It is probable, that Naboth was one of the seven thousand who had not bowed the knee to Baal ; we can not therefore wonder at Jezebel's inveterate malice, towards him, when we consider her character. Ahab testified his approbation of Jezebel's conduct in this shock. ing transaction, by which he made himself' a partner in her guilt. He certainly must have known when she obtained his seal, that it was for some fatal purpuse; and when she invited him to take possession of the vine. jard, he would naturally suppose she had caused Naboth to be put to death ; yet with savage joy he obeyed her summons, and went, it seems, triumphantly, as if it was justly forfeited to him by the crimes of the late possessor. Ahab was soon reminded that all his actions, and the wicked motives of them, were open to the eye of GOD for the prophet Elijah was sent to accuse him for the murder of Náboth and his family on the very spot; and to denounce a sentence, which must have been particular. larly shocking to so proud a man; that the Lord would bring evil upon him, would cut off his posterity,.. and that dogs should lick his blood, in the place where Naboth was slain, and also that dogs should eat Jezebel by the wall of Jezreel. In hearing these evil tidings Ahab shewed great signs of repentance; he rent his clothes, and put on-sackcloth,' and humbled himself; and the LORD, on this account, was pleased to suspend the execution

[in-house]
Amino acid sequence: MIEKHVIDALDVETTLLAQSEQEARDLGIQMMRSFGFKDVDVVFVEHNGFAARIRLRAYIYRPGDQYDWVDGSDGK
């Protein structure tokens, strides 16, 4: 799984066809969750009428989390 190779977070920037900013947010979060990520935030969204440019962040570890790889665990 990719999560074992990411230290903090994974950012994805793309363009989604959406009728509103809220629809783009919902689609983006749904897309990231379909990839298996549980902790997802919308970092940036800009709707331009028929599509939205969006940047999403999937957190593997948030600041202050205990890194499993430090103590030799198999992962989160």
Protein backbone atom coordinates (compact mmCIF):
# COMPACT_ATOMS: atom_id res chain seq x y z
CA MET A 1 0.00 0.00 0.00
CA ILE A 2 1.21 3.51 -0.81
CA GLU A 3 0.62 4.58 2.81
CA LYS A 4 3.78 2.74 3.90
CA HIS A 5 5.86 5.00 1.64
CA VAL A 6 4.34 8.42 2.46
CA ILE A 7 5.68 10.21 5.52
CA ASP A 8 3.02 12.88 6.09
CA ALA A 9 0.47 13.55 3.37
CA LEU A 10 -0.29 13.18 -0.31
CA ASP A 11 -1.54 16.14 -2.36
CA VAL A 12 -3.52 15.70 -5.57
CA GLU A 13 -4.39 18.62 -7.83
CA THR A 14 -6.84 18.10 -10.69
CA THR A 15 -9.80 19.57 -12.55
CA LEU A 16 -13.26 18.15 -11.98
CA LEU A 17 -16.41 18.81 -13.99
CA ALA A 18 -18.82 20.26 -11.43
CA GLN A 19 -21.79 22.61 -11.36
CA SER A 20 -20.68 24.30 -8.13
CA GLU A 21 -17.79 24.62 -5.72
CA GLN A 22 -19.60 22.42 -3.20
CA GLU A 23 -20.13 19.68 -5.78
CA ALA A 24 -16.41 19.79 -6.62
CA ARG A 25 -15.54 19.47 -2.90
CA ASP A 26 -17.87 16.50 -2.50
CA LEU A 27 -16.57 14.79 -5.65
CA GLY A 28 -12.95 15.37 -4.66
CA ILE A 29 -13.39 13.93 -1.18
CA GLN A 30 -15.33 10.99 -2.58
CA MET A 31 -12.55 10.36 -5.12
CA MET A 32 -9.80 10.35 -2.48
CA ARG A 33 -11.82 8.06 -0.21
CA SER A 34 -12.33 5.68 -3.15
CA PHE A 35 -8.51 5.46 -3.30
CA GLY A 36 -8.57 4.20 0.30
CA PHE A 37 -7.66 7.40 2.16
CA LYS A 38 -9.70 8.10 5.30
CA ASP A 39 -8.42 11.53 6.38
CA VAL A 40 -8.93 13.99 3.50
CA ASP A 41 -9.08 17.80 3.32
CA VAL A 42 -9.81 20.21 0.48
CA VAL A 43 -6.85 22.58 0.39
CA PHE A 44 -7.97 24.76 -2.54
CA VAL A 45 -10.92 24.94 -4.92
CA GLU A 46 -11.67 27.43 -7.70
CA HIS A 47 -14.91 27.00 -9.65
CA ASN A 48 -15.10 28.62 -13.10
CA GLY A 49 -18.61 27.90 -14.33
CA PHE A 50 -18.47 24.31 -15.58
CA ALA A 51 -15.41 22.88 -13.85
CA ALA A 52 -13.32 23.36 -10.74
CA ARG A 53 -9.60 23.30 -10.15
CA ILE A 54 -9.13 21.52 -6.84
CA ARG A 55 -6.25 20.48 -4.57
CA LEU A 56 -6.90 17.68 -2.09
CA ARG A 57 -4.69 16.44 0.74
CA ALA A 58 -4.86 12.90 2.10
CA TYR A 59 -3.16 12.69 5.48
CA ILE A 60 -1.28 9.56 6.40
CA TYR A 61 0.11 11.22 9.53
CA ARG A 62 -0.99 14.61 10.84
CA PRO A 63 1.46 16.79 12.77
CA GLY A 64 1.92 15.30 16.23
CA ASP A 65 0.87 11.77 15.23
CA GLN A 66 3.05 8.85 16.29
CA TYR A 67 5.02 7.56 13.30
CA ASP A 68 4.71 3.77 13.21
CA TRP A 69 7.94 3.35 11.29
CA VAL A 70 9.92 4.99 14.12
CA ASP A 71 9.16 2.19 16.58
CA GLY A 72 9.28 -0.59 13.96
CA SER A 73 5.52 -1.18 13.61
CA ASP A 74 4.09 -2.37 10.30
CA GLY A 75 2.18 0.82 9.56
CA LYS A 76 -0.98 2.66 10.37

of

« AnteriorContinuar »